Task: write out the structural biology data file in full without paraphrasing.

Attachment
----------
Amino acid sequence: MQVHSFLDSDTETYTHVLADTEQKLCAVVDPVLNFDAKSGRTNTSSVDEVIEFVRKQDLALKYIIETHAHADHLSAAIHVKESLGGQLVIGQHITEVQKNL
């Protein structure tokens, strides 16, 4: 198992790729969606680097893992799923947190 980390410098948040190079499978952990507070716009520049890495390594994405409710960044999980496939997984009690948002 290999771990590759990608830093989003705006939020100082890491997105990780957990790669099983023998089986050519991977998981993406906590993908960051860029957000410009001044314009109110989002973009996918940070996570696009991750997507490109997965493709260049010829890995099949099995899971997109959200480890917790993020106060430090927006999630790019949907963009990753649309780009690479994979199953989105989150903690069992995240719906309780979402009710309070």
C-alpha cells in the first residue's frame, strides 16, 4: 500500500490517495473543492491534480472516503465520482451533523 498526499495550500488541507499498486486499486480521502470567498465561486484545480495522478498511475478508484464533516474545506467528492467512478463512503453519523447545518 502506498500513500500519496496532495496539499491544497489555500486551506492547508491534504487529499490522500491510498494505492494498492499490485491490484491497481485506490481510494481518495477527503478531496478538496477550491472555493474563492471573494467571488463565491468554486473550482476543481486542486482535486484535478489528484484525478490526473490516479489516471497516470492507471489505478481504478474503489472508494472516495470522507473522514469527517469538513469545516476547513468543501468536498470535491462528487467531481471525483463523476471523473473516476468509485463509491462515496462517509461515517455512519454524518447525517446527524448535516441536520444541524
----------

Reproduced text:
Amino acid sequence: MQVHSFLDSDTETYTHVLADTEQKLCAVVDPVLNFDAKSGRTNTSSVDEVIEFVRKQDLALKYIIETHAHADHLSAAIHVKESLGGQLVIGQHITEVQKNL
């Protein structure tokens, strides 16, 4: 198992790729969606680097893992799923947190 980390410098948040190079499978952990507070716009520049890495390594994405409710960044999980496939997984009690948002 290999771990590759990608830093989003705006939020100082890491997105990780957990790669099983023998089986050519991977998981993406906590993908960051860029957000410009001044314009109110989002973009996918940070996570696009991750997507490109997965493709260049010829890995099949099995899971997109959200480890917790993020106060430090927006999630790019949907963009990753649309780009690479994979199953989105989150903690069992995240719906309780979402009710309070």
C-alpha cells in the first residue's frame, strides 16, 4: 500500500490517495473543492491534480472516503465520482451533523 498526499495550500488541507499498486486499486480521502470567498465561486484545480495522478498511475478508484464533516474545506467528492467512478463512503453519523447545518 502506498500513500500519496496532495496539499491544497489555500486551506492547508491534504487529499490522500491510498494505492494498492499490485491490484491497481485506490481510494481518495477527503478531496478538496477550491472555493474563492471573494467571488463565491468554486473550482476543481486542486482535486484535478489528484484525478490526473490516479489516471497516470492507471489505478481504478474503489472508494472516495470522507473522514469527517469538513469545516476547513468543501468536498470535491462528487467531481471525483463523476471523473473516476468509485463509491462515496462517509461515517455512519454524518447525517446527524448535516441536520444541524